Metro Transit's got a brand new app.
It let's you buy a handful of different passes, use trip planner, and check for the next available bus or train.
The app has been in development for more than a year, Metro Transit spokesperson Howie Padilla told GoMN. The goal is to offer another ticket-buying option "that some folks will use and find convenient," he said.
Even if the features are limited at this point.
"This is the first iteration of it," he said. "And undoubtedly there are going to be updates," .
Gimme the rundown
How it works: Download the app, sign in (it's just your normal Metro Transit account if you have one), accept the terms and conditions, and continue.
What you can buy: For purchase are 2.5-hour weekend or weekday passes, or daily fare passes. You buy them, and when you want to use it, activate it (so you could buy a pass today, to use tomorrow). When you get on the bus, show the active ticket. If you're on the train and an officer asks for your ticket, just show your phone.
What you can't do: Load up your Go-To card, or even use it as a replacement for the card (which Padilla said more than half of riders use).
Where the app goes next – what features are added, what gets tweaked – will be based on rider feedback, Padilla said. That's social media reaction, surveys for users, and speaking with their own staff (many of whom ride the train or bus). They can also track which options are used a lot within the app, which will help dictate improvements.
What's up with the prices?
Right now there are three purchase options:
You'll notice the weekday fare is $2.25 for all hours. Regular fare is $1.75 during non-peak hours, and $2.25 only during the morning and afternoon rush hours. Padilla though said those figures are just a starting point for getting the app out there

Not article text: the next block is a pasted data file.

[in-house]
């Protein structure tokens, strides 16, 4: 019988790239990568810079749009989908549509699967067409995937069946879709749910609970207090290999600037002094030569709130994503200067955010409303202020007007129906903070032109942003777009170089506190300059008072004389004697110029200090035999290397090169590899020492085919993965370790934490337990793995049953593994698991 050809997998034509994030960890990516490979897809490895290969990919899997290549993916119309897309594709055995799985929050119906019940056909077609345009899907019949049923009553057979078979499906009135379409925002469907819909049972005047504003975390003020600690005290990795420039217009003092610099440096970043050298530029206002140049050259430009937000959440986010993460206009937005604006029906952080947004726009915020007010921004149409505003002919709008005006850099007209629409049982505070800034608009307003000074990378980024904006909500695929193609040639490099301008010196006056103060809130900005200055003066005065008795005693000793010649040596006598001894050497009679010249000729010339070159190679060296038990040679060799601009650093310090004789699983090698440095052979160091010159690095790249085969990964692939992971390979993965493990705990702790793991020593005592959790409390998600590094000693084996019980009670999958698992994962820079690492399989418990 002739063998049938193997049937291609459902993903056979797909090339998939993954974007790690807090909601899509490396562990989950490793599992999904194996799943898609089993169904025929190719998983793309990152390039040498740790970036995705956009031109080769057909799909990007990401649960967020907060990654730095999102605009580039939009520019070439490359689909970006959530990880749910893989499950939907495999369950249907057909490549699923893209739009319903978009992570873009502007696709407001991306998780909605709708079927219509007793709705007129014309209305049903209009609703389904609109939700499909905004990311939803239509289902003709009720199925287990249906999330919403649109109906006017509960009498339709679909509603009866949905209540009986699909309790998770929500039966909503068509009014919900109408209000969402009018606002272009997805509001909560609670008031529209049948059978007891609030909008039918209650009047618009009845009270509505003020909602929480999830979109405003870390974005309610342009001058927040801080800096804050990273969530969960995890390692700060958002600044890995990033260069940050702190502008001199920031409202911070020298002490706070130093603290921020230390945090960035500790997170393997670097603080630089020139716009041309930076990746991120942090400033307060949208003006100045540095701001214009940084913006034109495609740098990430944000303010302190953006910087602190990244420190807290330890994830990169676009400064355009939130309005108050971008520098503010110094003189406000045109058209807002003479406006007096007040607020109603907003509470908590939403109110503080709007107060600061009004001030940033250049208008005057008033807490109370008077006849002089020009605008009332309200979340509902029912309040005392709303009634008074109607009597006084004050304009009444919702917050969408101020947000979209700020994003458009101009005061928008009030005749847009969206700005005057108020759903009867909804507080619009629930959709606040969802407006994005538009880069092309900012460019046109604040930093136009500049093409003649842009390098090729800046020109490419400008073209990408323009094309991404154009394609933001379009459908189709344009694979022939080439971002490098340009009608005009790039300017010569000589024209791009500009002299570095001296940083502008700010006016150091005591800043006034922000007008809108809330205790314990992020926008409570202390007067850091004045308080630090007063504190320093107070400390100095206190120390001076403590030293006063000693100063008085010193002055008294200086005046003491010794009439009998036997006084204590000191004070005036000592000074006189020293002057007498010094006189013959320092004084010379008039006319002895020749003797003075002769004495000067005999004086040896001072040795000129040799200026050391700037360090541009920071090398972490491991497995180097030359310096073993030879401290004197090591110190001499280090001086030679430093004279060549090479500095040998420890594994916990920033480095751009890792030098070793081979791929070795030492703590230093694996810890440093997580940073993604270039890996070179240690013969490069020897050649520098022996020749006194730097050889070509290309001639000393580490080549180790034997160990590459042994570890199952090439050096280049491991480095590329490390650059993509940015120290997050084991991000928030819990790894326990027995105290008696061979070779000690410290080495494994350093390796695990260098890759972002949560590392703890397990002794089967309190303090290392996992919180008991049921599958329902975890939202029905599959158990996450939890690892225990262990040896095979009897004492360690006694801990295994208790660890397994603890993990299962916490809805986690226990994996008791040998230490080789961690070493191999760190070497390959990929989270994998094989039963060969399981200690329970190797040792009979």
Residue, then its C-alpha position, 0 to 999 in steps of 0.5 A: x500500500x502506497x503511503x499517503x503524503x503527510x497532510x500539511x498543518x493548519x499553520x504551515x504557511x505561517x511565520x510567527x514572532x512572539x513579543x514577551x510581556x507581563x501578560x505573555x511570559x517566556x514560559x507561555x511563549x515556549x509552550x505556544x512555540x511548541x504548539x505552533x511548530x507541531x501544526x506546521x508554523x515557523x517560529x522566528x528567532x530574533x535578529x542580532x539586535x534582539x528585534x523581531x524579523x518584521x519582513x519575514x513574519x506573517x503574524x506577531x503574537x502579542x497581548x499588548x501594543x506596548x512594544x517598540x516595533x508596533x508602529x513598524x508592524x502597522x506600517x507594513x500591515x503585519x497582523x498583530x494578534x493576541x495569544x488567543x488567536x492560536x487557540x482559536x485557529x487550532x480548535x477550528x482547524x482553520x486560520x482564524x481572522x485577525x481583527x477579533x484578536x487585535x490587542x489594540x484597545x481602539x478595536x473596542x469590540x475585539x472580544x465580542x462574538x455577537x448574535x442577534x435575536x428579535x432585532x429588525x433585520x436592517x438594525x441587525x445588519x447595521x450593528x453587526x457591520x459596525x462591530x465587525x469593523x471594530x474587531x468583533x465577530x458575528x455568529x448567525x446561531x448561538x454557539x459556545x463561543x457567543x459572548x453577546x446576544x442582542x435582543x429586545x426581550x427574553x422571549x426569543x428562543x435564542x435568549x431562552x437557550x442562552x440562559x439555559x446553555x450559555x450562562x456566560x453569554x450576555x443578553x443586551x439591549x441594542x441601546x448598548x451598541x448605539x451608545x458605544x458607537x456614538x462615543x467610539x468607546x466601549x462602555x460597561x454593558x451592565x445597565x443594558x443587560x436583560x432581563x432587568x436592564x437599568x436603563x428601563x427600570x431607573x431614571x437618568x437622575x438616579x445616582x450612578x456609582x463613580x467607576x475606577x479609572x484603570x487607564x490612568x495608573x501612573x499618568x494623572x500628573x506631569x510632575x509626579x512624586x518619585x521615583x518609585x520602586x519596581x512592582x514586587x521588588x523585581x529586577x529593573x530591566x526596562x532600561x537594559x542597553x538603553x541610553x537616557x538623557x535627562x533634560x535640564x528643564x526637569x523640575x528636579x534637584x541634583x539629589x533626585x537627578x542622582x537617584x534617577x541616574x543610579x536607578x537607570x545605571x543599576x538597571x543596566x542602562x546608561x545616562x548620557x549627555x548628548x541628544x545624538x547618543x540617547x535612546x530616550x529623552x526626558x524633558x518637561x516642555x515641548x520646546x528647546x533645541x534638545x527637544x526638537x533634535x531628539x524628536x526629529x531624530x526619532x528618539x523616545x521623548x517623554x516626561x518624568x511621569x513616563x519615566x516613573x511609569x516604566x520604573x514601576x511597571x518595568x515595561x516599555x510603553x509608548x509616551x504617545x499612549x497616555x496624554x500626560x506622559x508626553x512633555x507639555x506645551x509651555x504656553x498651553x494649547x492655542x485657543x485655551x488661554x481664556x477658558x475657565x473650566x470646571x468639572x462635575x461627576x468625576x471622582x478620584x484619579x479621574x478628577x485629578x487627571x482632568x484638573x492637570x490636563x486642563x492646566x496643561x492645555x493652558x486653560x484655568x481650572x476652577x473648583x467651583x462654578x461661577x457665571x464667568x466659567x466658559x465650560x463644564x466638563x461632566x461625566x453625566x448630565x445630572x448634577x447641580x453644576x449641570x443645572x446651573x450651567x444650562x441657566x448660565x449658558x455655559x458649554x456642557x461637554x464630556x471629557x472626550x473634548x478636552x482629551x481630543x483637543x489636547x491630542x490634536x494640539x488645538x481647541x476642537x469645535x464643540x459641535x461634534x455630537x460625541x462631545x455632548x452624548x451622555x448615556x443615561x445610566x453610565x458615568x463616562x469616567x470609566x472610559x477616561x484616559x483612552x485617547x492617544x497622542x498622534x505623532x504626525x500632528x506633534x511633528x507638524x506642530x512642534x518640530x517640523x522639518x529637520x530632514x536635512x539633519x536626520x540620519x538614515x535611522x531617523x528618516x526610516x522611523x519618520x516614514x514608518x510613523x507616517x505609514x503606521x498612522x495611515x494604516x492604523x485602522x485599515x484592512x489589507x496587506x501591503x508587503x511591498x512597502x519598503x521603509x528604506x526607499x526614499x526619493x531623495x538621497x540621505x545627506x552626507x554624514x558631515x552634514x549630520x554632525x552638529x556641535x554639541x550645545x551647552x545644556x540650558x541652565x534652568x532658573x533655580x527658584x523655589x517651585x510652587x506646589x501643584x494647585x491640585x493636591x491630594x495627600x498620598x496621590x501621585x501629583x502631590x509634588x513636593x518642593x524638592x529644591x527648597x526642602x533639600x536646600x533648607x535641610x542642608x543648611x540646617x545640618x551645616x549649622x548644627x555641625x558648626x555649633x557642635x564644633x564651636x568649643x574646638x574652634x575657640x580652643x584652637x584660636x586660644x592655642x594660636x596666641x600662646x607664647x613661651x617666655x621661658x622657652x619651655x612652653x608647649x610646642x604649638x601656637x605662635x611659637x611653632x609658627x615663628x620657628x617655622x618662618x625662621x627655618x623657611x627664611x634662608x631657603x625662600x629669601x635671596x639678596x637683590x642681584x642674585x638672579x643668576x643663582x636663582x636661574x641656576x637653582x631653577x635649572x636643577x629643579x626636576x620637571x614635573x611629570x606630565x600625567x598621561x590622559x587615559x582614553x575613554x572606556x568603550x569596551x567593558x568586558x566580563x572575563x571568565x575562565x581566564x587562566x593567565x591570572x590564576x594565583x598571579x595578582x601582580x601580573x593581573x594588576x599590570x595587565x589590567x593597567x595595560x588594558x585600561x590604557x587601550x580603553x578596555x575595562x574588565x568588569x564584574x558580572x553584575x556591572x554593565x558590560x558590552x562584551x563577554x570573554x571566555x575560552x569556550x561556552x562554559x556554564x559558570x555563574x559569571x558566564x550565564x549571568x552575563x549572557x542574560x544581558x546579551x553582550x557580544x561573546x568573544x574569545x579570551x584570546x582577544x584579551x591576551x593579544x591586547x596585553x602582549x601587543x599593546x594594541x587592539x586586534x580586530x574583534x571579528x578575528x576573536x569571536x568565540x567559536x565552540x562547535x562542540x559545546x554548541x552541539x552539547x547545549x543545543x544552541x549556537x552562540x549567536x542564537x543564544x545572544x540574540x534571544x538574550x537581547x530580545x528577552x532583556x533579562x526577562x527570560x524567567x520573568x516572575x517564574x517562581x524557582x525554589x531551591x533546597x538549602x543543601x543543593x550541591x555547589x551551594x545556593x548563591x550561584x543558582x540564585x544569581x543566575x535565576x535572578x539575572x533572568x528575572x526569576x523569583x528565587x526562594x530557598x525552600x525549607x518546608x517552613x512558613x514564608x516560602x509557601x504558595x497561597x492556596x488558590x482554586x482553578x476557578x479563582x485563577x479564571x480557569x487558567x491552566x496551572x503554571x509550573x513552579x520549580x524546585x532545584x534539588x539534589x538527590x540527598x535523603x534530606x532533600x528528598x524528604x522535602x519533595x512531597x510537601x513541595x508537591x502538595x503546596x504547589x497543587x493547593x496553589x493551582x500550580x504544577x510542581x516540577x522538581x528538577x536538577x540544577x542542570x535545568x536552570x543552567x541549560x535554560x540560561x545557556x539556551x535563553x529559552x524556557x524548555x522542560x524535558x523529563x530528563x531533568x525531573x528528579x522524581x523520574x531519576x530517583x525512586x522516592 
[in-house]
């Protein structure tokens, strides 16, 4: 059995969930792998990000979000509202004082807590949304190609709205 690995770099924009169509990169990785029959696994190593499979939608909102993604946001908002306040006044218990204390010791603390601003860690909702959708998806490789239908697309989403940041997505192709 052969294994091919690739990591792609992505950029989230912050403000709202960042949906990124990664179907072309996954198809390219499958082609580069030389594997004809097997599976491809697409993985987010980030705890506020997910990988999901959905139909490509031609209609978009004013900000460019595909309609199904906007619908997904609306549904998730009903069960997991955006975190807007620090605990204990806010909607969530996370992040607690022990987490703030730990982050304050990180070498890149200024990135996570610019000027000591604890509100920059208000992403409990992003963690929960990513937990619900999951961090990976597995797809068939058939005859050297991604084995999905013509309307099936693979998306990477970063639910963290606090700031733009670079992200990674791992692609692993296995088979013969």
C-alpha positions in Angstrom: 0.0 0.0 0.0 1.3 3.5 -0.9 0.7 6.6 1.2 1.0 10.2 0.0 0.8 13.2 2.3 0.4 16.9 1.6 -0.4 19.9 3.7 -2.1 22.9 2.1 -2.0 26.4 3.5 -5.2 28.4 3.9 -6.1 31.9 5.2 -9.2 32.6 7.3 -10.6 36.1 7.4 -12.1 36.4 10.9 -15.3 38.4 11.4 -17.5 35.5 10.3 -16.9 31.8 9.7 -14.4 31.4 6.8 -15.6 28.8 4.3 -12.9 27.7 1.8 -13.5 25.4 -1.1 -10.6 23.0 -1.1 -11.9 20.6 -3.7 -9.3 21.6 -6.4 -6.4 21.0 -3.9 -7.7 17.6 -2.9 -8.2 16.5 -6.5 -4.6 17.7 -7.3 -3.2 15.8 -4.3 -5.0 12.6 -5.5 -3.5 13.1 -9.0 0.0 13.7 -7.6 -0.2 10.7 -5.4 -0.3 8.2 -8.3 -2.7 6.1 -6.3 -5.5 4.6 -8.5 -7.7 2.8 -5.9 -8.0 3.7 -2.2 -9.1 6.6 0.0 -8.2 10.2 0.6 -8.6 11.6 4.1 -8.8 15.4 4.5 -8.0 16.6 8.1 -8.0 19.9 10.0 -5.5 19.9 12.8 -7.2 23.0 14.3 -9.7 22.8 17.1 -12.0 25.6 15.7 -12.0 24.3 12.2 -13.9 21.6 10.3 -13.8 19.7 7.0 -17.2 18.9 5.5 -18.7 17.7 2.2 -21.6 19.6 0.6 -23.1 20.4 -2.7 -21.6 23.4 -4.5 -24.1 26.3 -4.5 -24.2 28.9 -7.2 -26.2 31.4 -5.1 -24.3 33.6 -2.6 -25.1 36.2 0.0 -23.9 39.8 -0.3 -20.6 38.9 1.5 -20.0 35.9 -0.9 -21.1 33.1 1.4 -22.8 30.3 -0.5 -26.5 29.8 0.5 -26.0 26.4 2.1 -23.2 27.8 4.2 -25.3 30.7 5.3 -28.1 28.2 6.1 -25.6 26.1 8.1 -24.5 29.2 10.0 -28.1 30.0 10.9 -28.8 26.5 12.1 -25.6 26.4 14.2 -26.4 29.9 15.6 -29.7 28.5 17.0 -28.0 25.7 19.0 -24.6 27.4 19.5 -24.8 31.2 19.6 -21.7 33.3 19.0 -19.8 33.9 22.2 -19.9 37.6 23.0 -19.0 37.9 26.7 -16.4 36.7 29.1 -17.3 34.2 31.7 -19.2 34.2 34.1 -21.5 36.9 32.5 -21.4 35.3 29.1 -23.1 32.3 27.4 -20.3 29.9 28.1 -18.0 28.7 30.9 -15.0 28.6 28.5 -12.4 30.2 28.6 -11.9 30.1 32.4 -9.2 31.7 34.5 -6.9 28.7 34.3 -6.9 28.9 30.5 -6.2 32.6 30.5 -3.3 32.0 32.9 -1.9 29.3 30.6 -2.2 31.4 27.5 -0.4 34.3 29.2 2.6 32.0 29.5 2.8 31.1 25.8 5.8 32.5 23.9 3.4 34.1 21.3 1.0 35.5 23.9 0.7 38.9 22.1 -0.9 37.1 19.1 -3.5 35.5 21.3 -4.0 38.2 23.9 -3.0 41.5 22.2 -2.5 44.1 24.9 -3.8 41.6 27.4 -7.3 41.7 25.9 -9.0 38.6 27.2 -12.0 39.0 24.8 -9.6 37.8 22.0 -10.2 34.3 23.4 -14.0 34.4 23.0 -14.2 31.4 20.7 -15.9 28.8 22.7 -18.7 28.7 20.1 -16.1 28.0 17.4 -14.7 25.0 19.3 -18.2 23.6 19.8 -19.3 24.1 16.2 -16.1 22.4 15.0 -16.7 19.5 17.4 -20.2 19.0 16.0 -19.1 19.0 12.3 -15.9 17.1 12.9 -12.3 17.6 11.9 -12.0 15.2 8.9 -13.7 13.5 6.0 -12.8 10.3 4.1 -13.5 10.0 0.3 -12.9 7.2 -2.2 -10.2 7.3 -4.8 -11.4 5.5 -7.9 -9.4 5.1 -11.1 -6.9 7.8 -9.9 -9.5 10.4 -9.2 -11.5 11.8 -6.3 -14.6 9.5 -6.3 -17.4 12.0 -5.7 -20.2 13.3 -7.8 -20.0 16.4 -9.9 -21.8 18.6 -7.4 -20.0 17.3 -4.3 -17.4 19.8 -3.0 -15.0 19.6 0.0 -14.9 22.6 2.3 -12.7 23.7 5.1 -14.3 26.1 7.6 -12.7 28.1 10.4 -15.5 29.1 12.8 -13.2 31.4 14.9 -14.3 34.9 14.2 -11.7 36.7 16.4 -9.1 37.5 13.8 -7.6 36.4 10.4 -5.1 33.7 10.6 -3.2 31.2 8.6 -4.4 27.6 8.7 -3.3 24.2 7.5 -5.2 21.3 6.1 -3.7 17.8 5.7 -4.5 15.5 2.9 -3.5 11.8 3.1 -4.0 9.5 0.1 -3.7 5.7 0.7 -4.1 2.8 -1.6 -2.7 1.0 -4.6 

"That’s not to say that’s not coming soon," he said of the $1.75 off-peak pricing, adding: "It's not a situation where we're looking to make a lot of extra money off this."
It's not meant to replace cash, or a Go-To card, Padilla said. It's just another option.
I want to be a bad person and not pay
So you might be asking: Couldn't I just buy a pass, screengrab it, and send it to a friend for a free ride? Good question (though come on, don't be that person). The answer though is no.
There are at least three built-in security features:
One, the pass moves. There are trains and buses that are animated and go back and forth on the screen that shows your tickets.
Two, it changes colors. An officer can ask you to tap the screen. If it's a legit ticket, the background will switch between blue and yellow.
Three, there's a timer. If you skip your fare, get on the light rail, then see an officer come around and quickly buy a ticket, they'll know. If the ticket was purchased within the last few minutes, the screen displays that timer, Padilla said.
What else should I know?
Once you buy a pass, it's good for a year. So you can stock up months ahead of time if you want.
There is an order minimum of $4.50, so if you're considering the 2.5-hour passes, you'll need at least a couple (then only use one, saving the other, if that's all you need).
But with the limited pass options, who's the app for at this point?
"The rider who maybe just on a spontaneous moment says you know, there's a chance I can take a bus right how," Padilla said. "Or if you're at a Vikings game, if you're at another event and you're going to take transit home, you know that, but maybe you don't want to stand in line at the ticket booth waiting to get in. Now you can do it from your seat from your phone."
If you're one of the many Go-To card users, Padilla said the app is useful as a back-up if you happen to forget your card and need an option in a pinch.
"What we understand is, there's certainly people out there who are carrying less cash, and who frankly are carrying more smartphones," Padilla said.
Metro Transit said in a news release about 16 percent of fares are bought online – and according to Padilla, they're interested to see what happens to that number with the app.
"Those are all things we're excited to learn about," he said. "As we're able to examine data, and as we're able to look at some of what our riders are telling us, we're excited to see what direction it's going to take us."